When he wrote the film and began shooting it in 2019, Vasyanovych predicted that the Russian-Ukrainian war would return, but his guess was in 2025, not 2022. Despite emerging victorious and defeating Russia, the film shows Ukraine in a defeated state.

The movie follows two ex-soldiers, Sergiy (Andriy Rymaryk) and Ivan (Vasyl Antoniak), who hate the war they fought and seek to start a new life but don't know how to find it. Their work in a metal factory forces them to accept harsh conditions at work as they suffer rampant poverty.

The capitalist system devours the frail workers without care. But the situation is not entirely a result of the economic system, but of a universal outcome that the world failed to contain. The atmosphere depicted in the film is a collapsed and polluted environment. The situation worsens shortly after the factory closes its doors and its workers become unemployed. After Ivan's death, Sergiy remains alone, convinced that his life is not worth living.

On the brighter side, there's a quest to make things right. A campaign to count war causalities, identify them, and bury them with dignity after they were left in the battlefield is launched.

Upon joining the team, Sergiy finds a way out of his life crisis. He is always looking for a catharsis. In a previous scene, we see him filling the wide iron container of a tractor with water and lighting a fire under it to take a hot bath. The scene seems like a "caricature", but despite the smile it puts on the spectator's faces, it carries a profound emotional and perhaps saddening message.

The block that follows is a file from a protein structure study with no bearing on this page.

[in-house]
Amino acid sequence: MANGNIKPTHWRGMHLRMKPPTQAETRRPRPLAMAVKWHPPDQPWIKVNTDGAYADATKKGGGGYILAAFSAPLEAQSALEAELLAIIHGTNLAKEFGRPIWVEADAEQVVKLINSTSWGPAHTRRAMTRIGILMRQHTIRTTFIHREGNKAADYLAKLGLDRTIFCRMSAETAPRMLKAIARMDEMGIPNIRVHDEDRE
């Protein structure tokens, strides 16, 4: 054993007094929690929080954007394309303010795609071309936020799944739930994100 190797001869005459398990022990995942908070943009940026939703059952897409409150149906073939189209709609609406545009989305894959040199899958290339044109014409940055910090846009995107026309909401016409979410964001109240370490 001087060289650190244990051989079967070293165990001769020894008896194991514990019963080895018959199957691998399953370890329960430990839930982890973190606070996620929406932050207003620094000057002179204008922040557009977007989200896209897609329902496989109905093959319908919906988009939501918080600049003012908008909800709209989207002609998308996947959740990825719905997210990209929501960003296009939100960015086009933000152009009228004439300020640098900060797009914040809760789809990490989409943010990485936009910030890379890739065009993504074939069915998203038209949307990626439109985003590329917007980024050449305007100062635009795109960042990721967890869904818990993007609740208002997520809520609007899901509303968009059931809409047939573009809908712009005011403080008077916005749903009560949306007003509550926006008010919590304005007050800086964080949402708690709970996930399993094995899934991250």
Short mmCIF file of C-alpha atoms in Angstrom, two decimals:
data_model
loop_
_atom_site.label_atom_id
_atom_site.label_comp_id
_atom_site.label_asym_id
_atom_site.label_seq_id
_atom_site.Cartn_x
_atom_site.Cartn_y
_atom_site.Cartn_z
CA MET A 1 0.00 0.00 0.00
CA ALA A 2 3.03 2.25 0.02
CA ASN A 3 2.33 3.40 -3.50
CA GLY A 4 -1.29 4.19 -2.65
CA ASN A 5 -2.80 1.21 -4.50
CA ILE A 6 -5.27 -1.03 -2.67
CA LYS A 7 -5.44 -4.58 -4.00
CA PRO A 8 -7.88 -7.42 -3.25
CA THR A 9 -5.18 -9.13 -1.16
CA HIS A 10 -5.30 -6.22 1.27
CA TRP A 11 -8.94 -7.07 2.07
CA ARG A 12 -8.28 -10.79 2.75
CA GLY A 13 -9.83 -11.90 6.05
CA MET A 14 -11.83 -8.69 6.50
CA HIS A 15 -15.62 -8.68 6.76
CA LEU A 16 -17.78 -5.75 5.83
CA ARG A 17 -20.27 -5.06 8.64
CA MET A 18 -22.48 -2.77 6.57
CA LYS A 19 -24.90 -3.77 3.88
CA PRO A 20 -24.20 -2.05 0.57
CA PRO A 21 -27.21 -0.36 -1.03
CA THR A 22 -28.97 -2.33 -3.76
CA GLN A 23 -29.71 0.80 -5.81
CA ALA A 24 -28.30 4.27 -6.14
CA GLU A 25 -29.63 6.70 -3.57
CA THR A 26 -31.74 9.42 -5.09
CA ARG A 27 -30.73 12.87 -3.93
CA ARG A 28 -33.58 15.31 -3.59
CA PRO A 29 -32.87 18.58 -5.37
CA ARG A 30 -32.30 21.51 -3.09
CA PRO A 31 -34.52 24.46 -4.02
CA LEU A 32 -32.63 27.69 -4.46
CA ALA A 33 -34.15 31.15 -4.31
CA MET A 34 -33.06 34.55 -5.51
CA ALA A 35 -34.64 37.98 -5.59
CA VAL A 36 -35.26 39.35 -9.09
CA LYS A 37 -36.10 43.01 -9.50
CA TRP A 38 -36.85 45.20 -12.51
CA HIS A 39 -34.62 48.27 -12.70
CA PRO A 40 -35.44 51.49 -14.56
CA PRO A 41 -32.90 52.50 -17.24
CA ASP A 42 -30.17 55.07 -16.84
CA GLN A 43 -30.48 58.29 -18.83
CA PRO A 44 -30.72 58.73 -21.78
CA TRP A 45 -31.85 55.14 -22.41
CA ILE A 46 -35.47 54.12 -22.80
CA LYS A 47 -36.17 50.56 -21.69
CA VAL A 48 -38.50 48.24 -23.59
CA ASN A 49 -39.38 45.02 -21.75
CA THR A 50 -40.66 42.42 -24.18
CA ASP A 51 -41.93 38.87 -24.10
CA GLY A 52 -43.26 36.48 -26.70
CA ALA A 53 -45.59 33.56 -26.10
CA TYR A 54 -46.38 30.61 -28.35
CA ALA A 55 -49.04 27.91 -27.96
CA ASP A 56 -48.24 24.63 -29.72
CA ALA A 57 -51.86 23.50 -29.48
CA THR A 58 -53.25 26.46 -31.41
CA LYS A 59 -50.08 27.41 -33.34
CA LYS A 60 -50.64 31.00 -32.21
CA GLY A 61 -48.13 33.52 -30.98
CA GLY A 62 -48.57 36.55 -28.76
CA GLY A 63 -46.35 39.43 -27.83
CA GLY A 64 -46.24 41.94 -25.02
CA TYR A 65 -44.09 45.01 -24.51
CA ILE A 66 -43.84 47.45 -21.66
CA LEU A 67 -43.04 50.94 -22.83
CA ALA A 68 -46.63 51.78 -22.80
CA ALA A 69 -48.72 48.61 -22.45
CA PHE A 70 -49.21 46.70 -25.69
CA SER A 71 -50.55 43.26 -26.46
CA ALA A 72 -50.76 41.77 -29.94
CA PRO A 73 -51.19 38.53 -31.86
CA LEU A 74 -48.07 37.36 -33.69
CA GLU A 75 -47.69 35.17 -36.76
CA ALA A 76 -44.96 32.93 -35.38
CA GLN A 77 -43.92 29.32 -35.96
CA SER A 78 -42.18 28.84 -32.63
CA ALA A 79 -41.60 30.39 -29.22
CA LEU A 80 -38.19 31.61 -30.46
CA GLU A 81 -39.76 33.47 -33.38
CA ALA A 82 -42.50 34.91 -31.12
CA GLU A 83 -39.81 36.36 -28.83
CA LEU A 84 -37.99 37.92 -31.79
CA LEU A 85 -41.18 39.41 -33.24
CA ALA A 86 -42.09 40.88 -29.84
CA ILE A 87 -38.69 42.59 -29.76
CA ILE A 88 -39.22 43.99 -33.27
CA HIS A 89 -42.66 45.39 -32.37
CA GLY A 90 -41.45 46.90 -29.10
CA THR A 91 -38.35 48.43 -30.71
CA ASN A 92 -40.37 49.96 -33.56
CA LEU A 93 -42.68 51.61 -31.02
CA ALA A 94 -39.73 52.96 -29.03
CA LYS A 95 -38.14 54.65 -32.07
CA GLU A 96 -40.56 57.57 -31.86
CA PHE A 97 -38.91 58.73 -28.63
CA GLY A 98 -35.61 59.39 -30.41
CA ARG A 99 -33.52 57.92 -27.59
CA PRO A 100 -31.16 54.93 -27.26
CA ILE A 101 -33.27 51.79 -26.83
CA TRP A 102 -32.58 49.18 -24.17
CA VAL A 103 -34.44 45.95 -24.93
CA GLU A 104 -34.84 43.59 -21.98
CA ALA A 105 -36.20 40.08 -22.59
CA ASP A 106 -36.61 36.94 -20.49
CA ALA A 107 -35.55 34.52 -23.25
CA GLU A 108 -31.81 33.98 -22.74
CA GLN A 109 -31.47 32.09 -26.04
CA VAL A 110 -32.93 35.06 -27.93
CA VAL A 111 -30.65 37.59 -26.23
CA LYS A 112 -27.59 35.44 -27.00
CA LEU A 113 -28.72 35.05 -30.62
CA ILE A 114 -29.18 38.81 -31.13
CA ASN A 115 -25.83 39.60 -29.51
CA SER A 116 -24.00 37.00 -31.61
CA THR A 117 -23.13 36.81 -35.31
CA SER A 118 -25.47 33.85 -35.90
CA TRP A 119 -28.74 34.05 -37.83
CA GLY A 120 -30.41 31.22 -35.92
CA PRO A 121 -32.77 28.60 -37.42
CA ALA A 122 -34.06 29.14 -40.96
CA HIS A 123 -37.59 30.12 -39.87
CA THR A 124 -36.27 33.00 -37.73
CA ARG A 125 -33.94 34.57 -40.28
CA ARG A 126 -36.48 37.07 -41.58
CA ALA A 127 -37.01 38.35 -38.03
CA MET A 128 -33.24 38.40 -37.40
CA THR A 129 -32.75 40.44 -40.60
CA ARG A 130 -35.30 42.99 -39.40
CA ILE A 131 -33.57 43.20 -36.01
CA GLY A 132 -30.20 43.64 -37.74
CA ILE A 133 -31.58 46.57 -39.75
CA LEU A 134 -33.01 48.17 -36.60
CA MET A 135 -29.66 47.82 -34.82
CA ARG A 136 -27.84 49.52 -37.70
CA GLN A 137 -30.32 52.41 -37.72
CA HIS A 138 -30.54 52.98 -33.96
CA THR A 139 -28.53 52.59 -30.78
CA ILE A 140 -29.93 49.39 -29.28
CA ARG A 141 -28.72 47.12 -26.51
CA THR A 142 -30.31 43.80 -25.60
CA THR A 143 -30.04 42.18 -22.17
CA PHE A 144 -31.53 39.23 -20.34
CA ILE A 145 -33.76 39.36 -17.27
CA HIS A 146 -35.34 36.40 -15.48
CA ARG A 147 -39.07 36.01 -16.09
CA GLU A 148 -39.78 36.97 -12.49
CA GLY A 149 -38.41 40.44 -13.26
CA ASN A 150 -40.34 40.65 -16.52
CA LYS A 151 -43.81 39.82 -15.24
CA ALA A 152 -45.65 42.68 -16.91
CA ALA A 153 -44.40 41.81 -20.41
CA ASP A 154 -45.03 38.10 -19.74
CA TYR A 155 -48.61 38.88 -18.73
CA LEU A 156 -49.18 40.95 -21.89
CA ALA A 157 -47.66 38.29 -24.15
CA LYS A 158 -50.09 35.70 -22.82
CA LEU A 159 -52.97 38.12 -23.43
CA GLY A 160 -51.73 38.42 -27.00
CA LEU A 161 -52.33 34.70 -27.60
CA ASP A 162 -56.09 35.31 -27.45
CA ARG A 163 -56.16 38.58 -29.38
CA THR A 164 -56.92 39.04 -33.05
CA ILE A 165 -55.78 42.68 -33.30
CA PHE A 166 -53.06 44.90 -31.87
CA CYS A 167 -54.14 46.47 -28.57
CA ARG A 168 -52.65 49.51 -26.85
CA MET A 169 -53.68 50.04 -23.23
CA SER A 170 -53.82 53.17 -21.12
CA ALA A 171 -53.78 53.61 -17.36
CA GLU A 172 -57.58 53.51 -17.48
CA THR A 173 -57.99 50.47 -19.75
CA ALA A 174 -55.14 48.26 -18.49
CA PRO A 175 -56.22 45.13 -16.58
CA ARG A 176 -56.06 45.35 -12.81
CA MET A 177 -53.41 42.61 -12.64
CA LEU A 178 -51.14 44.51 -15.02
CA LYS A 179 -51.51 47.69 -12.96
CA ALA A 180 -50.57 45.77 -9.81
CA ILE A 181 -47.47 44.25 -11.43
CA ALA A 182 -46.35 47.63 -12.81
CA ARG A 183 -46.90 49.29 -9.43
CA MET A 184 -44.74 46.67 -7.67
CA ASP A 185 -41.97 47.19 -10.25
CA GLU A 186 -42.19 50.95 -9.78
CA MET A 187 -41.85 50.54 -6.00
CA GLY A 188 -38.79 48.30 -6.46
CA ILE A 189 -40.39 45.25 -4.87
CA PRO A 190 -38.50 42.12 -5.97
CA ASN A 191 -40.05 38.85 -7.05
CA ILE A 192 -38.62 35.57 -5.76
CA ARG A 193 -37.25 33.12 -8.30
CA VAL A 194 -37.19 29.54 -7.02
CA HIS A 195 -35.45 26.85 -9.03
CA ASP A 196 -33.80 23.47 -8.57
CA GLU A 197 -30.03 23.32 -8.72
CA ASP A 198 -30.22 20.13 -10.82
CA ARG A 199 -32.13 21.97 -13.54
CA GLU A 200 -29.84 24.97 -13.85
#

Vasyanovych understands the importance of letting the picture talk. The scenes are often taken from distant shots. The camera does not move much. The resulting contemplative scenes shot from afar convey the general upsetting situation the director wants to present.

Routine prevails, but nothing in this routine is dull. We follow the exciting life of this individual, and the situation in his country, which is no less exciting. The movie deals with the ordeal of men who lose their purpose in life and its pleasures, while women -albeit not as many- are more mindful of what they want to do.

Three films with messages